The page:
Exploiting Egypt’s Rape Culture for Political Gain | The Nation

In Egypt, as well as in the West, outrage over rampant sexual assault has too often been about political agendas rather than concern for the actual victims.

Women shout slogans against Egyptian President Mohamed Morsi and members of the Muslim Brotherhood during a march against sexual harassment and violence against women in Cairo February 6, 2013. (Reuters/Amr Abdallah Dalsh)

by Anna Lekas Miller August 8, 2013

Since the most recent wave of protests began in Tahrir Square on June 30, there have been 186 recorded sexual assaults—including eighty the night that former President Mohamed Morsi was overthrown. Many of these attacks are mob-style sexual assaults, often involving between fifty and 100 assailants, in which a woman is surrounded, stripped, groped and in some cases beaten and gang-raped until she needs medical attention. And in some recent cases, women were attacked and penetrated with knives and other weapons.

In Egypt, they call this the “Circle of Hell.”

Since the Egyptian Revolution began more than two and a half years ago, hundreds of thousands of women have been sexually assaulted in Tahrir Square. And over the past two and a half years, not a single assailant of the thousands who participated in hundreds of attacks has been prosecuted.

“These men attack women because they know they can get away with it,” said Yasmine, an Egyptian activist who doesn’t wish to give her last name.

Many of the women surveyed agree that sexual violence has gotten worse since former President Hosni Mubarak was overthrown. Up until the most recent wave of protests, during which the Muslim Brotherhood pointed to sexual assaults in Tahrir Square in an attempt delegitimize anti-government opposition, the rampant attacks that happened under President Morsi’s leadership have gone largely ignored.

According to a recent survey from UN Women, 99.3 percent of all Egyptian women report being sexually harassed, and 91.5 percent have experienced unwelcome physical contact. The country has three laws in the penal code that address sexual harassment, assault and rape—and though the punishments range from fines to imprisonment, including life sentences and the death penalty, these laws are rarely enforced. Instead, most women are discouraged from reporting their sexual assaults to the authorities. For most, the high risk of shame and humiliation in publicly outing oneself as a sexual assault survivor—and the assumption that one is tainted or, if unmarried, now unfit for marriage—far exceeds the likelihood that the assailant will be held accountable.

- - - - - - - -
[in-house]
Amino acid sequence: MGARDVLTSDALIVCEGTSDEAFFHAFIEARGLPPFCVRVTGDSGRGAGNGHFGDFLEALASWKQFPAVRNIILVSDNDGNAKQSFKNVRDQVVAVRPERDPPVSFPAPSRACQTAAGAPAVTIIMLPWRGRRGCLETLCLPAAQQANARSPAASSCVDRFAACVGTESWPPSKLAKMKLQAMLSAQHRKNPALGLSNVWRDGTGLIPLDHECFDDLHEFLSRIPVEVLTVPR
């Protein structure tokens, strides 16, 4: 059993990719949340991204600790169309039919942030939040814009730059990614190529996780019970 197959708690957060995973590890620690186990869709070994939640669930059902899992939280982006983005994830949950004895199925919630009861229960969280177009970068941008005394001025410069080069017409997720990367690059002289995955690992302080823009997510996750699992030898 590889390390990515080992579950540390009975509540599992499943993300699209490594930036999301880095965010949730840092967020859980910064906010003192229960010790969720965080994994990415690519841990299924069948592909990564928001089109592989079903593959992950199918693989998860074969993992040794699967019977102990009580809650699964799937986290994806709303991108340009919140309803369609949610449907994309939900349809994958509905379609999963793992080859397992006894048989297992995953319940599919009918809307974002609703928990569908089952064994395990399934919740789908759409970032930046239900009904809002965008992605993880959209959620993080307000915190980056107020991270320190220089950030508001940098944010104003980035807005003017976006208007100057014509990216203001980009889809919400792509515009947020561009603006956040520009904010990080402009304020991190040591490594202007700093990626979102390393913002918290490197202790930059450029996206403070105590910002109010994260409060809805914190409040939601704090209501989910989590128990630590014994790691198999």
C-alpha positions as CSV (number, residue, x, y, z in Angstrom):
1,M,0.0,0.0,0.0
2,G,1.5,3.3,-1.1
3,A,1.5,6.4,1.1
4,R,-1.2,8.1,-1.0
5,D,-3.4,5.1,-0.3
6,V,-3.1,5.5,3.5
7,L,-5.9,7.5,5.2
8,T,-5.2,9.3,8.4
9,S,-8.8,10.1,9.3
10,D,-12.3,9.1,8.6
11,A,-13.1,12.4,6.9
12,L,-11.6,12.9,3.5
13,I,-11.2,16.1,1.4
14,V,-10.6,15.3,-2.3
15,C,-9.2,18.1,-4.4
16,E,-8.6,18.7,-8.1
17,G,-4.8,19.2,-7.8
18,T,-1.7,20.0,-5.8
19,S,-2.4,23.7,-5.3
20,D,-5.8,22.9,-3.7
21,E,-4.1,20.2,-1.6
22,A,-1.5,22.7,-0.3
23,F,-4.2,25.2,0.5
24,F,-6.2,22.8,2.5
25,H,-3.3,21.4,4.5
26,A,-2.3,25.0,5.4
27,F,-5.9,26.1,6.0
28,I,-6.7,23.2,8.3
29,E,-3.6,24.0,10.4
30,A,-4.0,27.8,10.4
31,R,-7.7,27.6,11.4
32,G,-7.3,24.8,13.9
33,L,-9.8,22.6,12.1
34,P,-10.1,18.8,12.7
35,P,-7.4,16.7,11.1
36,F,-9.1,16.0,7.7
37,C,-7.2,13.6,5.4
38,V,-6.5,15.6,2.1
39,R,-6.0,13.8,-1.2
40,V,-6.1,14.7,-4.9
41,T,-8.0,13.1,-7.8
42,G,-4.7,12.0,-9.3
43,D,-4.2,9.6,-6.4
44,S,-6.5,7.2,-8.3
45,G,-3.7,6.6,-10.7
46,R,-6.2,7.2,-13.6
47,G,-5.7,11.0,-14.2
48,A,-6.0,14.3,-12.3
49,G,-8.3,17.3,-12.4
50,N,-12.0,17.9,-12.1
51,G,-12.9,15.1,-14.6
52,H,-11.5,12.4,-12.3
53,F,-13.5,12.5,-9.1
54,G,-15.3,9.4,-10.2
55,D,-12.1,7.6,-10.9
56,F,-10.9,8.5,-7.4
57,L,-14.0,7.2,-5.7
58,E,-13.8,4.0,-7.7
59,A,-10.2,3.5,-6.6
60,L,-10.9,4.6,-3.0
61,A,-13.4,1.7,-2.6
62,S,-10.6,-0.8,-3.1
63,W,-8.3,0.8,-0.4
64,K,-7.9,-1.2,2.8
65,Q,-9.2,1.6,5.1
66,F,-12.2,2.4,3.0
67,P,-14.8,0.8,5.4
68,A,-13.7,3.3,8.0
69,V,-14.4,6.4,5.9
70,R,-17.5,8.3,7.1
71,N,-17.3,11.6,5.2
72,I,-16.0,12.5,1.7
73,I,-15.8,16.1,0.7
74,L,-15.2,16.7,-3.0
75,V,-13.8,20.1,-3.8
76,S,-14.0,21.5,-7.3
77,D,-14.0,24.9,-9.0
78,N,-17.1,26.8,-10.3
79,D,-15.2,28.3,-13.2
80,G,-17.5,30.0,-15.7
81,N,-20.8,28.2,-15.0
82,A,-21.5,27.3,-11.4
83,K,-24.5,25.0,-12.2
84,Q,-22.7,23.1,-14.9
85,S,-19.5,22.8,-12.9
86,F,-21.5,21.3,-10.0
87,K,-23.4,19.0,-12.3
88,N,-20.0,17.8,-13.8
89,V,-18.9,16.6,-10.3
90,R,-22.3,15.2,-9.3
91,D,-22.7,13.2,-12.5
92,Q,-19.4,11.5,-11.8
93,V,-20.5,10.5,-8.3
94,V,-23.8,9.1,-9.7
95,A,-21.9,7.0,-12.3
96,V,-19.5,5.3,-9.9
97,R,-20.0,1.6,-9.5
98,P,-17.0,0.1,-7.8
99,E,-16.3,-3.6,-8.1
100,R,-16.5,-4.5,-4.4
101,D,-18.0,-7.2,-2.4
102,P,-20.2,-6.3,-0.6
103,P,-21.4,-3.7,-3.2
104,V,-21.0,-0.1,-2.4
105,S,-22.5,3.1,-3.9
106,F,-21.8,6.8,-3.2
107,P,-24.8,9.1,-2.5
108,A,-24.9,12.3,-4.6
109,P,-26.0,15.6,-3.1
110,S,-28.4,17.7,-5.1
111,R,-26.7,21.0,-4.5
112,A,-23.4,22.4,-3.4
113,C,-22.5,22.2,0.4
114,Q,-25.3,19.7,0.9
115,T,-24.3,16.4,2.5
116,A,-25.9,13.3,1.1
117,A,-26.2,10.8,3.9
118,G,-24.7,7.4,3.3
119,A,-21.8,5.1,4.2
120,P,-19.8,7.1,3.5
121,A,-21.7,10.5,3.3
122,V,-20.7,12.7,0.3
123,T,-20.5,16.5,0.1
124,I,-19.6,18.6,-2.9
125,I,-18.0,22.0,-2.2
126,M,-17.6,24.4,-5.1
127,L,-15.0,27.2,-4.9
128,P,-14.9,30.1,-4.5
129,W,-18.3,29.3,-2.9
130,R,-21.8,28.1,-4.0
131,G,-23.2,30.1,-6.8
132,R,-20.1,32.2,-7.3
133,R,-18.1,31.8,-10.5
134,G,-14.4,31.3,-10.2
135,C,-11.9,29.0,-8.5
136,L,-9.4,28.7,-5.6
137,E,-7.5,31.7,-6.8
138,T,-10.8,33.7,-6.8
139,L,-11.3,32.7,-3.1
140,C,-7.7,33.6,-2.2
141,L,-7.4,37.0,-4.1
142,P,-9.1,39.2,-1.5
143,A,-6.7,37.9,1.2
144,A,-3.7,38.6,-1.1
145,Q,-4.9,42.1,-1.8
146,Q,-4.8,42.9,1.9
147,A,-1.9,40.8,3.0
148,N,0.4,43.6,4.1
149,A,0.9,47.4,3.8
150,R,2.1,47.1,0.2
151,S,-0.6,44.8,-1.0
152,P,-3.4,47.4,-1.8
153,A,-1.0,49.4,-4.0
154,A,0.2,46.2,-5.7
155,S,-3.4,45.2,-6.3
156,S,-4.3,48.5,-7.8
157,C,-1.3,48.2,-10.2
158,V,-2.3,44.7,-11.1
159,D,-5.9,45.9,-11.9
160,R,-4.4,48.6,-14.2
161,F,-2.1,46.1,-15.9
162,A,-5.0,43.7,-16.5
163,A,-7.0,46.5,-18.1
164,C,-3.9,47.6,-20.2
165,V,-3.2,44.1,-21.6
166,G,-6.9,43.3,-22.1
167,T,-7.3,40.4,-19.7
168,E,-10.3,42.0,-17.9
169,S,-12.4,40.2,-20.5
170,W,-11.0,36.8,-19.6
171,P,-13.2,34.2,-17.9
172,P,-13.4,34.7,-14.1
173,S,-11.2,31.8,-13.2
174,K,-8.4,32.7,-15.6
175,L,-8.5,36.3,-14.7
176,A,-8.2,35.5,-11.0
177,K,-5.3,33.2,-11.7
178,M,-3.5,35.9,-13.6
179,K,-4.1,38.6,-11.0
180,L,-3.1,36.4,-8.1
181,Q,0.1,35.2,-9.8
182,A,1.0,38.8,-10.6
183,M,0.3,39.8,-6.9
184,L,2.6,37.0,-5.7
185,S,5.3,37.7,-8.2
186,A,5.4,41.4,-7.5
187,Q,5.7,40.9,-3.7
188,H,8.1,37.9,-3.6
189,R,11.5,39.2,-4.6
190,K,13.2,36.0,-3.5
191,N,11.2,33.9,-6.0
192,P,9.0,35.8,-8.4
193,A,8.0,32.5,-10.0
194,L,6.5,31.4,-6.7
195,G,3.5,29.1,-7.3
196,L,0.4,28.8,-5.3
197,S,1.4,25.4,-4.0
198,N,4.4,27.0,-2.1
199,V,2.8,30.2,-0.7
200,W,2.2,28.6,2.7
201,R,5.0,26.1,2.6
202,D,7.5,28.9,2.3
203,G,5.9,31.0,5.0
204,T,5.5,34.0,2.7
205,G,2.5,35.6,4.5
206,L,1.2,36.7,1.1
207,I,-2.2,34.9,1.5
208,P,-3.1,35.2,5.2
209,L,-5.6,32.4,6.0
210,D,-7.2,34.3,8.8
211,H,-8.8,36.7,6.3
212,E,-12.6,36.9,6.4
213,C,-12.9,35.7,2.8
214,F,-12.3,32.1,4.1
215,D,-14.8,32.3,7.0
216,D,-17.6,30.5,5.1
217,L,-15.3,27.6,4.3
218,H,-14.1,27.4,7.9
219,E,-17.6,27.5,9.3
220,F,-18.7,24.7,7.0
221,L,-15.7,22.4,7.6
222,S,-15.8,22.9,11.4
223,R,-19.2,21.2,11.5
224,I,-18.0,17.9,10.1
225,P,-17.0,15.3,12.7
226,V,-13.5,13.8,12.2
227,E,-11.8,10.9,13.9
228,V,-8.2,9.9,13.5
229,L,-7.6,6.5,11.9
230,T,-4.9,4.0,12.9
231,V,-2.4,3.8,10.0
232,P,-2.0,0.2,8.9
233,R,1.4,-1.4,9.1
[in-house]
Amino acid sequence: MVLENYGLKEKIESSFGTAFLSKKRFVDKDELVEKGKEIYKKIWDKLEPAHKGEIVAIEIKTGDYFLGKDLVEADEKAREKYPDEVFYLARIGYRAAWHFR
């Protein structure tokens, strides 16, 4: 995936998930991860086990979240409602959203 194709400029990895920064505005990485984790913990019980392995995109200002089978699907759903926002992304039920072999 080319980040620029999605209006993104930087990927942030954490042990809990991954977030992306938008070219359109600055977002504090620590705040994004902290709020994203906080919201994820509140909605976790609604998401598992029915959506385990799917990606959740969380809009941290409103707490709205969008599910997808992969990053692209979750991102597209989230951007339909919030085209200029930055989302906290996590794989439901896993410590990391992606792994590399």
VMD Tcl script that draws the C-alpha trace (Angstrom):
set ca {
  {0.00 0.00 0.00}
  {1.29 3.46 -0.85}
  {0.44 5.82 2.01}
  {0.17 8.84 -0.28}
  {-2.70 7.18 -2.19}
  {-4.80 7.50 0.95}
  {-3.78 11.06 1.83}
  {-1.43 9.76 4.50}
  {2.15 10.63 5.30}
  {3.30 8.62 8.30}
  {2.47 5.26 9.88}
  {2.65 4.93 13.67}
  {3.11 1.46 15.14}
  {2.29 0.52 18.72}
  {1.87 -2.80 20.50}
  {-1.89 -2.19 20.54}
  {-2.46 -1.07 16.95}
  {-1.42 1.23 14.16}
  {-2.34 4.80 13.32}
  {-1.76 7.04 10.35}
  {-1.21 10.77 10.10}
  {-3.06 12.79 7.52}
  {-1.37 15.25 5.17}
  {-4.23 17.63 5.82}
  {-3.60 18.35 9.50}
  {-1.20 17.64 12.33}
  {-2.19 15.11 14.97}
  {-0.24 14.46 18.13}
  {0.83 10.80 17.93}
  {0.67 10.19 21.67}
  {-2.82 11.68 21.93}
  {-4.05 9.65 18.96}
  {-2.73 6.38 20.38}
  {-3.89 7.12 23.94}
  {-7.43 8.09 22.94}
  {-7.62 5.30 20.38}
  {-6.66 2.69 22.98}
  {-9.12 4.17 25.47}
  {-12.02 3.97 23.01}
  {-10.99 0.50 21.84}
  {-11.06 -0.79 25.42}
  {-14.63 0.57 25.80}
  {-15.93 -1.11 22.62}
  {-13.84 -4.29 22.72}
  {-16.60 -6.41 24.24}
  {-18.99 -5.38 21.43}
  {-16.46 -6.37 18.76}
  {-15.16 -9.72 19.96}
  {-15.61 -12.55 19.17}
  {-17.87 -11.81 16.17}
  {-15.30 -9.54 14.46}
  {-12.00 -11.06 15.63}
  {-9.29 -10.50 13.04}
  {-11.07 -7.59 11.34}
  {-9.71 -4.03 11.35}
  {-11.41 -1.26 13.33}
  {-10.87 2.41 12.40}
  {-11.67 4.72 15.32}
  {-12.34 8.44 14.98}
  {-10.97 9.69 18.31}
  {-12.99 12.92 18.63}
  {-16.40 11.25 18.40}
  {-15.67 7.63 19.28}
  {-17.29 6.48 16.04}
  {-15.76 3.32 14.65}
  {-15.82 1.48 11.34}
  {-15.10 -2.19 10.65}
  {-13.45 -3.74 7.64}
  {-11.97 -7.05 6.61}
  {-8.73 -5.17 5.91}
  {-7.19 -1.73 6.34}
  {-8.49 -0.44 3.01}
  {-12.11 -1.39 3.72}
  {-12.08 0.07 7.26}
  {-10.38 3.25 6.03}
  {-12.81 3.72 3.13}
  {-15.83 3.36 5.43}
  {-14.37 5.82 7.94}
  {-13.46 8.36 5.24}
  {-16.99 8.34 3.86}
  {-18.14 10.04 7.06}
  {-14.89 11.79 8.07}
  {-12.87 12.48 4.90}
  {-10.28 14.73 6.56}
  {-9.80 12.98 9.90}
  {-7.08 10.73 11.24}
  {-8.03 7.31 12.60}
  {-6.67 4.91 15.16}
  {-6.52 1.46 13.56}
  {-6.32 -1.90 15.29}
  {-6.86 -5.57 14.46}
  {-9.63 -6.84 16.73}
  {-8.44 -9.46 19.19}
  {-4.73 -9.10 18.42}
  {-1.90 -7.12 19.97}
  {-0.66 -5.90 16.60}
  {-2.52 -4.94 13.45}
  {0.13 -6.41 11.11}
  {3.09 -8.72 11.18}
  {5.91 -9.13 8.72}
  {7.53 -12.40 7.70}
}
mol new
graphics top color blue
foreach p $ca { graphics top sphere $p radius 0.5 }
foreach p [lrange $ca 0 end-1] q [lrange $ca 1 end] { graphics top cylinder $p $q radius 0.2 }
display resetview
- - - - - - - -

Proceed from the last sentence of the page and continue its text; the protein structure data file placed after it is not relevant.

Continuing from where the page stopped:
Like in the West, women’s attire is often blamed for attacks, particularly Western-style clothing that many conservative Egyptians claim attracts assailants and in some cases even justifies rape. According to a 2008 survey with the Egyptian Center for Women’s Rights, 53 percent of all men believe that a woman invites harassment through what she is wearing. Many of the women surveyed agree.

Despite these stereotypes, a woman’s clothing doesn’t have much bearing on the likelihood of an attack. One of the most famous photographs of the recorded history of Egypt’s sexual assault epidemic is of a woman sprawled on the floor in only her blue bra, her traditional niqab veil ripped and shredded next to her after her attack.

Read more @ The Nation

Saudi women emerging

published 1-20-2013

A week ago, Saudi Arabia saw something that people in the kingdom often talk about but rarely witness — a potentially important political reform.

King Abdullah announced Jan. 11 that 30 women would join the kingdom’s Shura Council, a consultative body of 150 persons, and that women henceforth would hold 20 percent of the seats. Skeptics cautioned that it’s a symbolic move, since this is an advisory group that doesn’t actually enact any legislation. But it’s a powerful symbol, according to men and women here.

When Abdullah first signaled his plan to name women to the council, a Saudi cleric said it would be “haram,” or forbidden under Islam. The king went ahead and announced the 30 appointees, saying that he had consulted the Senior Ulema Council, the religious body whose approval is one of the pillars of the Saudi monarchy.

A Westerner here told me that, last weekend, several dozen conservative Saudis gathered near Abdullah’s palace to complain, but he wouldn’t see them.

It’s understandable why conservatives would be upset: If Saudi women are deemed worthy of joining the body that advises the king on sensitive matters, it’s harder to justify the many limits on their rights.

I met here last week with Hayat Sindi, a scientist who is one of the newly appointed Shura members. She took her doctorate in biotechnology from Cambridge in 2001, and in the years since she has been a visiting scholar at Harvard, launched two companies and helped run a third.

“I feel the solution for the Middle East is based on women and youth,” she says. Listening to her story of insistent, determined accomplishment, it’s hard to disagree.

Read more at Ya Libnan.